The Reversal of Cervical Dysplasia With Folic Acid

An emerging body of evidence suggests that nutrition may play a role in the prevention and reversal of cervical dysplasia, which is a pre-cancerous condition of the cervix.

The B-vitamin folic acid is critical to synthesis of normal DNA as cells divide from one generation to the next. Cells that line the cervix replace themselves every 7-14 days and therefore, the cells must continuously form DNA as part of their genetic structure. Previous studies have demonstrated that poor folic acid status can lead to DNA abnormalities with subsequent development of cervical dysplasia or megaloblastic features of cervical cells (large abnormal cell appearance).

Oral contraceptives are known to increase the rate of cell division of cervical cells, hence, escalating the need for adequate folic acid intake.  Studies by Whitehead et al and Butterworth et al demonstrated that folic acid supplementation could reverse cervical megaloblastic charges and cervical dysplasia, respectively, in patients using oral contraceptives. In fact, oral contraceptive use is a known risk factor for cervical dysplasia, primarily due to its effect on speeding up cell division rates.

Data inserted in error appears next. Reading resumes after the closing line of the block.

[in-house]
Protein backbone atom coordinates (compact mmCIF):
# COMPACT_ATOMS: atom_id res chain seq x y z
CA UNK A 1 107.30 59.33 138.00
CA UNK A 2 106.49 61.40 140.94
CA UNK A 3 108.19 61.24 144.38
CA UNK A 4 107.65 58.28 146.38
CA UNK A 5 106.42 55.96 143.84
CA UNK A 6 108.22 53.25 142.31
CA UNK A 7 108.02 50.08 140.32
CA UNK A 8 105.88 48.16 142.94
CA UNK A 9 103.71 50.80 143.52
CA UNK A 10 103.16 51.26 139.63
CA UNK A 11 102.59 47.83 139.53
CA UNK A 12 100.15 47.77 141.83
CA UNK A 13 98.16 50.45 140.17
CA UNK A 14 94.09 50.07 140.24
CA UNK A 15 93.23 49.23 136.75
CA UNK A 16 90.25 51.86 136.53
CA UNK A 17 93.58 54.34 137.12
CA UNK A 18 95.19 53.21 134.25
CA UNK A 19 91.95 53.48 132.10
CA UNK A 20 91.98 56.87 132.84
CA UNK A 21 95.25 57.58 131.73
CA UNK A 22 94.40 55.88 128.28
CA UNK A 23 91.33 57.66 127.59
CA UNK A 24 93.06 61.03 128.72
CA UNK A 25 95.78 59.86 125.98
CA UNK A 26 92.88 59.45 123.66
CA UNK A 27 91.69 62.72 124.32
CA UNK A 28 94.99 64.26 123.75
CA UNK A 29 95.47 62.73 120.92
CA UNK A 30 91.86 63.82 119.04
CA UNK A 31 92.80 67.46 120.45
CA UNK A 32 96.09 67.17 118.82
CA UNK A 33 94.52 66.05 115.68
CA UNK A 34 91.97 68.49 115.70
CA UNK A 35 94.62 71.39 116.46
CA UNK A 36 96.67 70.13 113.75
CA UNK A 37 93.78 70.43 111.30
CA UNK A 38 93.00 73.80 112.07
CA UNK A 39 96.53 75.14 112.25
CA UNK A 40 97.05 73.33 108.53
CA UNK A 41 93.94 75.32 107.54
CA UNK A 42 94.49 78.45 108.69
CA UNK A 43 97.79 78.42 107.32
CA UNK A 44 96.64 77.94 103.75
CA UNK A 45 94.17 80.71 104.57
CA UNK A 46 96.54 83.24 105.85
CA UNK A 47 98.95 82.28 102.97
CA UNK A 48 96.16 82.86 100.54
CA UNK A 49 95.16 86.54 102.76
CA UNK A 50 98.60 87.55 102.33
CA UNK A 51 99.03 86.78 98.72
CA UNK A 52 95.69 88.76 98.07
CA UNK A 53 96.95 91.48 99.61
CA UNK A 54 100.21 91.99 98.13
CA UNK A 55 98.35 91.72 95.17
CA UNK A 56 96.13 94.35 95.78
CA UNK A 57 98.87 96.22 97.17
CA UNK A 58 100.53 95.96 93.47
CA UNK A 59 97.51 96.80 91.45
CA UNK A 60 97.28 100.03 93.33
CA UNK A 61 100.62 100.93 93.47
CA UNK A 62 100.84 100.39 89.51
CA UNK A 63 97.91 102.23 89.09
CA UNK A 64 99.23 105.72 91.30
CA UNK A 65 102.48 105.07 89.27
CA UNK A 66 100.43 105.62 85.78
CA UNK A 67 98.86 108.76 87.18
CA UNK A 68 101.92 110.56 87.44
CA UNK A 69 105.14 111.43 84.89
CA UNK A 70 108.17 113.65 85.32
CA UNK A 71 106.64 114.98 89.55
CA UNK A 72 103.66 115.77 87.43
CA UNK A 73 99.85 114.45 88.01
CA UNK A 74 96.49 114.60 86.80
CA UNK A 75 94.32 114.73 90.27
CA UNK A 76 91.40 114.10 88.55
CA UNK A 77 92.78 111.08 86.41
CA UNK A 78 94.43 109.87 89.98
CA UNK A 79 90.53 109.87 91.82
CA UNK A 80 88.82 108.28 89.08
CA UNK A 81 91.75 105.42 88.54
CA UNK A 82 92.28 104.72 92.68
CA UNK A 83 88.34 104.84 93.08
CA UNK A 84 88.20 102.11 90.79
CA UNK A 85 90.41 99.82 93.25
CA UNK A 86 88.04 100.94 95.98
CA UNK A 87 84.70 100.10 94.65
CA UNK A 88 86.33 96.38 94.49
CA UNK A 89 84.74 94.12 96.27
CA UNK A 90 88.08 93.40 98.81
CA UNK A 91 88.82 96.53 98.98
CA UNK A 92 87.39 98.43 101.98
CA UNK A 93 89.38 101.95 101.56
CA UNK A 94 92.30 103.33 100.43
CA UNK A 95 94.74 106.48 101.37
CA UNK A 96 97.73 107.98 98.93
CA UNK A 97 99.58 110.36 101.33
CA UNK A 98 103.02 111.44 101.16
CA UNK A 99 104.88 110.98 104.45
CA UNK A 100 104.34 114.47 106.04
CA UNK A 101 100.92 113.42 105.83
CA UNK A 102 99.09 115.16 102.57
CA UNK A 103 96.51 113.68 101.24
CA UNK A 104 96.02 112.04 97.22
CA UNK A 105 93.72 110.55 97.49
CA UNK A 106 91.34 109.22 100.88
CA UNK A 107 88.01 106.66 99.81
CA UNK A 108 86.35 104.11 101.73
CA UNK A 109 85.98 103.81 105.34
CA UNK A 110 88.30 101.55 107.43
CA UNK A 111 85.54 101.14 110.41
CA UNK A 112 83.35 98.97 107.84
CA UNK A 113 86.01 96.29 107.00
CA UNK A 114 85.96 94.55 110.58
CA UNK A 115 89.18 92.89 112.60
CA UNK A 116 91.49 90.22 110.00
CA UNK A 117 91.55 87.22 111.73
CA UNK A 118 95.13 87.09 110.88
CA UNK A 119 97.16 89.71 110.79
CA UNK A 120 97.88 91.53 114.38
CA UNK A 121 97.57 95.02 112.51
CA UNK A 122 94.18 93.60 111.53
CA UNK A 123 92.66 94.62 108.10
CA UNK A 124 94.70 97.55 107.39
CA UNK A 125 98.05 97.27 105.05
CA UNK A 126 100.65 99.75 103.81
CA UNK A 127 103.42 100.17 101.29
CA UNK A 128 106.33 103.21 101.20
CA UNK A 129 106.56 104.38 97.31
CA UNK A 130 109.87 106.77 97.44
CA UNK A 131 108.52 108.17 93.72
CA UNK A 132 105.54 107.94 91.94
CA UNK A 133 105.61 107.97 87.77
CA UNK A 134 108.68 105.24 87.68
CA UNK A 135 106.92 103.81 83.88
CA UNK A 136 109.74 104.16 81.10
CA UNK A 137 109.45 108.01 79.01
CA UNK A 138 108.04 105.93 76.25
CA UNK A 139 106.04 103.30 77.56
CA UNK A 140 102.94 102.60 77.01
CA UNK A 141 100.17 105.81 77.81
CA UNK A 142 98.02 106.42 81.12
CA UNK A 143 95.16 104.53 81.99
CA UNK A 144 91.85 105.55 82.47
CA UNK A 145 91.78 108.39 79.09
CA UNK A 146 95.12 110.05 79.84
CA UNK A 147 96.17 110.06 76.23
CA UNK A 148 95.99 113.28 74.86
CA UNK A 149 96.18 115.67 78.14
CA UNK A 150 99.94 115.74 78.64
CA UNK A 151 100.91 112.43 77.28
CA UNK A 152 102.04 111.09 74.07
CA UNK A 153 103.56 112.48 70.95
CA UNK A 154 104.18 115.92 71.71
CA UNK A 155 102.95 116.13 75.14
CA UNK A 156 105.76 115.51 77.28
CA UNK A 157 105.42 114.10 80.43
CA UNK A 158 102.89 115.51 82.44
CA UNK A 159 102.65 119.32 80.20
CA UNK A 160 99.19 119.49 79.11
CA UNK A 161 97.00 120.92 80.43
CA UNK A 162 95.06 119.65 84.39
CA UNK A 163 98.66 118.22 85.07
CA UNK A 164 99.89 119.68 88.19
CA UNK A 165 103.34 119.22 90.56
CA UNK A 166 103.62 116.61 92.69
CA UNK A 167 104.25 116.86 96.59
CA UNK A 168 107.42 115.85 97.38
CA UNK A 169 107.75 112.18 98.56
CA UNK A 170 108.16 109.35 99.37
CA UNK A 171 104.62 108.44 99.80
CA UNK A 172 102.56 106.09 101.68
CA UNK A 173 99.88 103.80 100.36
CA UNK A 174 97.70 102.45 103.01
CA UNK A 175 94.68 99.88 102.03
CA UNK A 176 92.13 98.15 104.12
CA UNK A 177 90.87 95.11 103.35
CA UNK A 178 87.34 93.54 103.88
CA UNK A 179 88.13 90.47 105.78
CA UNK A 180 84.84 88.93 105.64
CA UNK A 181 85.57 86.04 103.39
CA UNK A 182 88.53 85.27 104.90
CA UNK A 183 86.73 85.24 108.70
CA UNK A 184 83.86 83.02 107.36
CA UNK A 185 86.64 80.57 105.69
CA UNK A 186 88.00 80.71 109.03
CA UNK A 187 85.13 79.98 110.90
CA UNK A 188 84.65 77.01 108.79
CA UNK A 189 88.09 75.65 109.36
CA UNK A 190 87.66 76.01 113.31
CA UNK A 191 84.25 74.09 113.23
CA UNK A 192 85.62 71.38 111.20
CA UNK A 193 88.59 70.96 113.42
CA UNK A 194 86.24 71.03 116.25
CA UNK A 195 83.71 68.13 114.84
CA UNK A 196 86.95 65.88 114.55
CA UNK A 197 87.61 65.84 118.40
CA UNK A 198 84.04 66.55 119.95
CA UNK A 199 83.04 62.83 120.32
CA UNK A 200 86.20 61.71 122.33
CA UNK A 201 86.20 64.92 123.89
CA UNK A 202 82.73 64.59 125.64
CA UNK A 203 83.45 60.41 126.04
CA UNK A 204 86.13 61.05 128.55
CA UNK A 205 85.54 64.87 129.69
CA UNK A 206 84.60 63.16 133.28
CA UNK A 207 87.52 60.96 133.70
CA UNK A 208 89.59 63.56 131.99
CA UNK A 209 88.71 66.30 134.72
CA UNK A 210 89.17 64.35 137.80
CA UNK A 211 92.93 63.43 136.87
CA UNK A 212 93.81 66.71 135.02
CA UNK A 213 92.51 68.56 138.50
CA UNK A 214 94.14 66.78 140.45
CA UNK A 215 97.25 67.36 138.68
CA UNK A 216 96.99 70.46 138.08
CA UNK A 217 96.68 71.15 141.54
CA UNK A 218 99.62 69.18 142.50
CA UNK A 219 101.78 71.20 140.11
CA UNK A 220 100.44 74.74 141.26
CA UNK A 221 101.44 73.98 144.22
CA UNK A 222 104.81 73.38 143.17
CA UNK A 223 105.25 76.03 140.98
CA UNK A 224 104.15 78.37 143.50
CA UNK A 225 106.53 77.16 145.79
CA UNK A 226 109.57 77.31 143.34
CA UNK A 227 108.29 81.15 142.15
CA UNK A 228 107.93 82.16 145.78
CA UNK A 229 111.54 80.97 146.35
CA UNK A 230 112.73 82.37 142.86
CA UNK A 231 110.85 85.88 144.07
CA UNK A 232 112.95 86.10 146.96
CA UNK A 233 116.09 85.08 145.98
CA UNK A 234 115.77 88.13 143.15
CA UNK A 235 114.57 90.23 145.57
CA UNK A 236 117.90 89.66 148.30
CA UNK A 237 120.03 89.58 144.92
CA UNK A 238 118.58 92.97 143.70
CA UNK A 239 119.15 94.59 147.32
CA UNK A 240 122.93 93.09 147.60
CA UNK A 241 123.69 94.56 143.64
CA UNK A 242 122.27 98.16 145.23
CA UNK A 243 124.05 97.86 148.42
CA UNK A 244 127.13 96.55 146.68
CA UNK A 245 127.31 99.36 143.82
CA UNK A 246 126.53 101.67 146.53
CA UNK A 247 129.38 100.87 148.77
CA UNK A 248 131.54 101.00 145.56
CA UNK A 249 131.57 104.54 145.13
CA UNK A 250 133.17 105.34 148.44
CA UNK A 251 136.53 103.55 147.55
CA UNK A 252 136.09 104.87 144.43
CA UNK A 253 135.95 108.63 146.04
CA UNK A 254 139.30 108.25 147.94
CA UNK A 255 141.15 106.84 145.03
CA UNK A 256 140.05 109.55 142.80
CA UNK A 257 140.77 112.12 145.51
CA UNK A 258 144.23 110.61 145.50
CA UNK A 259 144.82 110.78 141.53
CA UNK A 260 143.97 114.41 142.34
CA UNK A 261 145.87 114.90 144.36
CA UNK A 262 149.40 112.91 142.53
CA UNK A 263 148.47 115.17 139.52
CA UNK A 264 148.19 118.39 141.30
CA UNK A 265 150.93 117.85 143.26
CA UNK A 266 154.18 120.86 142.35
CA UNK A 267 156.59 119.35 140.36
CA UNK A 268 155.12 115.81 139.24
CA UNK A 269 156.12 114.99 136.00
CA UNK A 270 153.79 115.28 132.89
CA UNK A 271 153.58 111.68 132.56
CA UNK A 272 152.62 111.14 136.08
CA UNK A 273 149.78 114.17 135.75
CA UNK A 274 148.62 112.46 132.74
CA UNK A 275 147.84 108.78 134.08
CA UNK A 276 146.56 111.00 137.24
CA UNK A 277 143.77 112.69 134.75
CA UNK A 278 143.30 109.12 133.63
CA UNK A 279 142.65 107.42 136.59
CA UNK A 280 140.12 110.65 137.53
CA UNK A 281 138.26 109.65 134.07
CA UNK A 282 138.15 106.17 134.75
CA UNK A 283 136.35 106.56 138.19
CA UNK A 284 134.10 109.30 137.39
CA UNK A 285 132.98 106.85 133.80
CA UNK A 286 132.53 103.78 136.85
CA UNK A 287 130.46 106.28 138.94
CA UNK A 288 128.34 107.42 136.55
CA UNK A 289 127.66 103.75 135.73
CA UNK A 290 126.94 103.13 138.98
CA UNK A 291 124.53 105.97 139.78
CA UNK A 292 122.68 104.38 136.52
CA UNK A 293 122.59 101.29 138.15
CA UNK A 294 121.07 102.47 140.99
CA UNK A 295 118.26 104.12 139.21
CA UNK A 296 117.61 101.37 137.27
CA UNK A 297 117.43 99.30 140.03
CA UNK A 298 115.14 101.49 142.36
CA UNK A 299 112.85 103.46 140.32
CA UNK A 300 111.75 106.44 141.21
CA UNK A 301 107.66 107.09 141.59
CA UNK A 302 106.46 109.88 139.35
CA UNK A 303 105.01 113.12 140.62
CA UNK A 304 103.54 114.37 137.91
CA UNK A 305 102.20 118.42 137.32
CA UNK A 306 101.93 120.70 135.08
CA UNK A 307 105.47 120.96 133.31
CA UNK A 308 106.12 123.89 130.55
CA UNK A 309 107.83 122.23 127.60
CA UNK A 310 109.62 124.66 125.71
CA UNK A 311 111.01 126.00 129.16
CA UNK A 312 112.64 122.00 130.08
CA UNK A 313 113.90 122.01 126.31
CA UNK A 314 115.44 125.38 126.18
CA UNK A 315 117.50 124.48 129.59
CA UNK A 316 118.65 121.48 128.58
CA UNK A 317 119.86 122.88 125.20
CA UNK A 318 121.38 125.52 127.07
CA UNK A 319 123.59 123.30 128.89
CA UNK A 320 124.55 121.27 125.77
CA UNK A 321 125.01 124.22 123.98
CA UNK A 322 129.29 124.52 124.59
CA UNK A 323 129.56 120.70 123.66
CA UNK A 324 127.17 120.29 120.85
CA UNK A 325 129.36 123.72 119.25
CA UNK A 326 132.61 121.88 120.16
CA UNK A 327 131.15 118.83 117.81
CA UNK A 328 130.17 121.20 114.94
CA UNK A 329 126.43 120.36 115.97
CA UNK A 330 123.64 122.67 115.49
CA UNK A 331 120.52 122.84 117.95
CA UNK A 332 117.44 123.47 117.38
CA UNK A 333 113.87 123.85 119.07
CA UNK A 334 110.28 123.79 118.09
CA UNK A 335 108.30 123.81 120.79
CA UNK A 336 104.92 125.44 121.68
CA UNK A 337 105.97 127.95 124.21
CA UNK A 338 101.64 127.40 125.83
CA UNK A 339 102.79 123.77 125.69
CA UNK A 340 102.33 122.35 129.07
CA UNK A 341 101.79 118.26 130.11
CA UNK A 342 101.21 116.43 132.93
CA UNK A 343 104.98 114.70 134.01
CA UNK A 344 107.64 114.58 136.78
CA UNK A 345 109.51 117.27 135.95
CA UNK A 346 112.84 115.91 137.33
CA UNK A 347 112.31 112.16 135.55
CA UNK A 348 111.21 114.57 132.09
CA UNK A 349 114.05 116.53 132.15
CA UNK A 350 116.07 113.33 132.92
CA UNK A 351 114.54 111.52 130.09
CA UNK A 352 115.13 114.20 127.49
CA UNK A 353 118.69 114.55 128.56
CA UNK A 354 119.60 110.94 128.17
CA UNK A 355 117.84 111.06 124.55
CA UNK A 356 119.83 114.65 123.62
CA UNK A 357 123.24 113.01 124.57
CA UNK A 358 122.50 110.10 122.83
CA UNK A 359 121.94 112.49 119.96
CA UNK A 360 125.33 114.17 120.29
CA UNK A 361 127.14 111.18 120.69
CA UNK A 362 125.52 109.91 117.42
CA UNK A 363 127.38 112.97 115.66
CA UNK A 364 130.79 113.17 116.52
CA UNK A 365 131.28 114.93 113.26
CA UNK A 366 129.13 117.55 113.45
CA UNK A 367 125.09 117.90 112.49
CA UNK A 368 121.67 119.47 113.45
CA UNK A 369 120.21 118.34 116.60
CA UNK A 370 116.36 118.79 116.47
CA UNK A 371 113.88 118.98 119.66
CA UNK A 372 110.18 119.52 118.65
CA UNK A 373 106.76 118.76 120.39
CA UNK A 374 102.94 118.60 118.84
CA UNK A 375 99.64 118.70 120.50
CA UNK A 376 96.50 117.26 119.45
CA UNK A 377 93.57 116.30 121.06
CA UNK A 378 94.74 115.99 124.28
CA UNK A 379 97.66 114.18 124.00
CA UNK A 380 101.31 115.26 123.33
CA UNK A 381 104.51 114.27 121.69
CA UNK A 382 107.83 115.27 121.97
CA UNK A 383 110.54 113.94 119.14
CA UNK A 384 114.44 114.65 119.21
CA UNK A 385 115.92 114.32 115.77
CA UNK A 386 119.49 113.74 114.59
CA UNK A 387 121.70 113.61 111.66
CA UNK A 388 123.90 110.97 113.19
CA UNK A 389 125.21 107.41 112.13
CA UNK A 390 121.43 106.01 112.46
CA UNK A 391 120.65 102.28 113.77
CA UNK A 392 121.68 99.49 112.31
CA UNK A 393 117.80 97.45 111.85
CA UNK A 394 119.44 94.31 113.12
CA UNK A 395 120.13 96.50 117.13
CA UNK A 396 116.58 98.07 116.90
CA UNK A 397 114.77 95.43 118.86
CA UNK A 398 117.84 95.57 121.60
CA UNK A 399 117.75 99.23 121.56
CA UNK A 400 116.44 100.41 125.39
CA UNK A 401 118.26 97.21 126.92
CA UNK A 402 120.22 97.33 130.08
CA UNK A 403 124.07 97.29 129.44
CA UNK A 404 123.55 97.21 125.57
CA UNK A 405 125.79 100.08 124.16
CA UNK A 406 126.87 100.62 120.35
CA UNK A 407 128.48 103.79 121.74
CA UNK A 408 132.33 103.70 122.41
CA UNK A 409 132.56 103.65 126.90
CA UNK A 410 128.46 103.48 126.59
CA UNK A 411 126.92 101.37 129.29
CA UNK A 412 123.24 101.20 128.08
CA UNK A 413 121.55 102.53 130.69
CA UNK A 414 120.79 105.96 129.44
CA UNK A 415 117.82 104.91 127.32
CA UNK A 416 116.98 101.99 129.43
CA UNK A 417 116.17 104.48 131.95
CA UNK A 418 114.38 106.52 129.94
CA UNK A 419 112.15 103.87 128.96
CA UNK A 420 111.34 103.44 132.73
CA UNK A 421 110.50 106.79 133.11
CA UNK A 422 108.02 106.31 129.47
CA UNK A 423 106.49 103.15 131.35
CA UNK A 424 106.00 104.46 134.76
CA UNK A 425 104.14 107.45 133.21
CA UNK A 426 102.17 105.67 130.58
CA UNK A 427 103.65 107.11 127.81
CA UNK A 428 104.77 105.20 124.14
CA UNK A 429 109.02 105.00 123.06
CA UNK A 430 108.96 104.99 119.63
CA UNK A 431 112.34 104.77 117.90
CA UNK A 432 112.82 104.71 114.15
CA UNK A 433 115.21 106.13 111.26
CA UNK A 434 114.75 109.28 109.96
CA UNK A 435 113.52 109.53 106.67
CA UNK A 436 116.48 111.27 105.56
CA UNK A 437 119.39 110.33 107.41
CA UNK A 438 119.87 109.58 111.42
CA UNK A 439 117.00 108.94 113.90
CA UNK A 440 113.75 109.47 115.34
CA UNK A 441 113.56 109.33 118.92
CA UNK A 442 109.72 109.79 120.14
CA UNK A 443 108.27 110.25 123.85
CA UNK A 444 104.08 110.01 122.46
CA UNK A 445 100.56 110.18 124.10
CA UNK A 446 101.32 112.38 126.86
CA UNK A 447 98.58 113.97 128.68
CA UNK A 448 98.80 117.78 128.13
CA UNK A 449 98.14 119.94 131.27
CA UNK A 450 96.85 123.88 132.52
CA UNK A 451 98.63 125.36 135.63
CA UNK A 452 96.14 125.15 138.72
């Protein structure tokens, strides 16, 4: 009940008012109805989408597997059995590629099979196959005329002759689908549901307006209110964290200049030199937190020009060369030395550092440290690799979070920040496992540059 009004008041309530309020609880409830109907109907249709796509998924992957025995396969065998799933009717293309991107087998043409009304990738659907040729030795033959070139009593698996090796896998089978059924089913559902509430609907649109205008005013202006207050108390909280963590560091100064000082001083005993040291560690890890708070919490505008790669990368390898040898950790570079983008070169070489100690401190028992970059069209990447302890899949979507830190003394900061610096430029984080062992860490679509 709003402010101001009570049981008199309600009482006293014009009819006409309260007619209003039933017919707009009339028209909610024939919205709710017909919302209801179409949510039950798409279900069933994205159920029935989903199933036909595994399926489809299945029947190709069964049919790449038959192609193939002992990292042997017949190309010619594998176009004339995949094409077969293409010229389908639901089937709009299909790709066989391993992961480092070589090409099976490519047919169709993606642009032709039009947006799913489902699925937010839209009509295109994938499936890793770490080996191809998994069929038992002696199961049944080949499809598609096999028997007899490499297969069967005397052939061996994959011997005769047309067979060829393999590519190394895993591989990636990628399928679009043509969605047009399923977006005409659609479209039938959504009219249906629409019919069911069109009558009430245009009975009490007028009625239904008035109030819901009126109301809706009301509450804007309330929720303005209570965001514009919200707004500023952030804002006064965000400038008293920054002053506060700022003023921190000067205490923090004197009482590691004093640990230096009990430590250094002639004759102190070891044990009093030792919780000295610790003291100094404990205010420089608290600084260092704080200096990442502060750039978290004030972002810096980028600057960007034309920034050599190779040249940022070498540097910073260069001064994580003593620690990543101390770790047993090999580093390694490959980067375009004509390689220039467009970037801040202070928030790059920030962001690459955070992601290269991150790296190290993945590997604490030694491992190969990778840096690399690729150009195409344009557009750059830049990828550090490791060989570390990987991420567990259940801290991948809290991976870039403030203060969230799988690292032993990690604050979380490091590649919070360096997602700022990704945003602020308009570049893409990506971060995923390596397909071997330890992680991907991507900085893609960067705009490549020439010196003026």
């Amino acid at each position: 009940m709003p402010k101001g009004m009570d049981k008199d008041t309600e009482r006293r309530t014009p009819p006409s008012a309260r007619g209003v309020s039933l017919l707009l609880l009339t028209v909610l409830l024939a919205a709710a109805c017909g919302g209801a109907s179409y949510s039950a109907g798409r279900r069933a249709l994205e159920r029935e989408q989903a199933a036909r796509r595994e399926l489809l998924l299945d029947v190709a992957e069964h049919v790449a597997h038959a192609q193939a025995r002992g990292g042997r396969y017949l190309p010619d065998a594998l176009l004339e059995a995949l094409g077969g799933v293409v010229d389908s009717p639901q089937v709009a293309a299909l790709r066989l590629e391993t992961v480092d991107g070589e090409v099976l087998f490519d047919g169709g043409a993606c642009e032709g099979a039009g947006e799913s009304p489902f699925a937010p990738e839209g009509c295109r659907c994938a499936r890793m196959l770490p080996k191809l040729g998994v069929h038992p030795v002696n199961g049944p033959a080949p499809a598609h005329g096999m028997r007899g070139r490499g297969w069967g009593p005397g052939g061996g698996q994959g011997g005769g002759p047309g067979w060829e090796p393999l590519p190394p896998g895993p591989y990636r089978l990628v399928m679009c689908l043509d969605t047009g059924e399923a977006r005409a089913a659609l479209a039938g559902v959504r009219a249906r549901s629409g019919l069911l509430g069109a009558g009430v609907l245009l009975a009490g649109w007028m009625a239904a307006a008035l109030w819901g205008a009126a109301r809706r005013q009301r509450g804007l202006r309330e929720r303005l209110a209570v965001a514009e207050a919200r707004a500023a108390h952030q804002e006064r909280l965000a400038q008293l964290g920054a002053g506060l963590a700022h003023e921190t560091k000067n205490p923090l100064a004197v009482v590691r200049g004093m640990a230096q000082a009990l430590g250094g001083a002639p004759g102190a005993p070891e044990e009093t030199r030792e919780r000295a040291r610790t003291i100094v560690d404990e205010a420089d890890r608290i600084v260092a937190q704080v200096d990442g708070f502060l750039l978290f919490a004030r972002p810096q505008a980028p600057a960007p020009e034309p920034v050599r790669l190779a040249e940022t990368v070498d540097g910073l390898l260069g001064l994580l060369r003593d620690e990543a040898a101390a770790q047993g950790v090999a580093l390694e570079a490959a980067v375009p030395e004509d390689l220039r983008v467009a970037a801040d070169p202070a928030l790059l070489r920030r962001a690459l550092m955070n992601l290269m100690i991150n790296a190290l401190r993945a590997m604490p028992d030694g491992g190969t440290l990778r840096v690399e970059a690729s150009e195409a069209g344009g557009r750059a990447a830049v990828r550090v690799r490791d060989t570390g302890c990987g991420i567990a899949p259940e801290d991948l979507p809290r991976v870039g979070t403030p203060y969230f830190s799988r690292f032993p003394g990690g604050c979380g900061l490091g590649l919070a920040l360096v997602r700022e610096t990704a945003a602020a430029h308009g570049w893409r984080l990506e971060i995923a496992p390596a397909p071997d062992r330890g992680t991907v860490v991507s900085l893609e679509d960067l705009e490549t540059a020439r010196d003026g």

In the study by Butterworth et al, patients with mild and moderate degrees of cervical dysplasia showed reversal of their condition over a three-month trial period with folic acid supplementation.

In both studies the authors noted a statistically lower mean red blood cell folic acid concentration in oral contraceptive users compared with nonusers, which was particularly marked in patients with cervical dysplasia. Red blood cell folic acid levels are considered to be a good indicators of folic acid status.

Other population studies (epidemiologic) consistently support the hypothesis that folic acid plays a protective role in the prevention of cervical dysplasia.

Unfortunately, up to 88 percent of the population consumes less then 400mcg per day of folic acid. This is the level that women should ingest to reduce the risk of spinal birth defect in their offspring.  The same level of intake appears to be sufficient to reduce the risk of cervical folic acid deficiency and subsequent risk of cervical dysplasia.  Ingesting a multiple vitamin containing 400mcg is likely the most practical and effective means of ensuring adequate folic acid intake.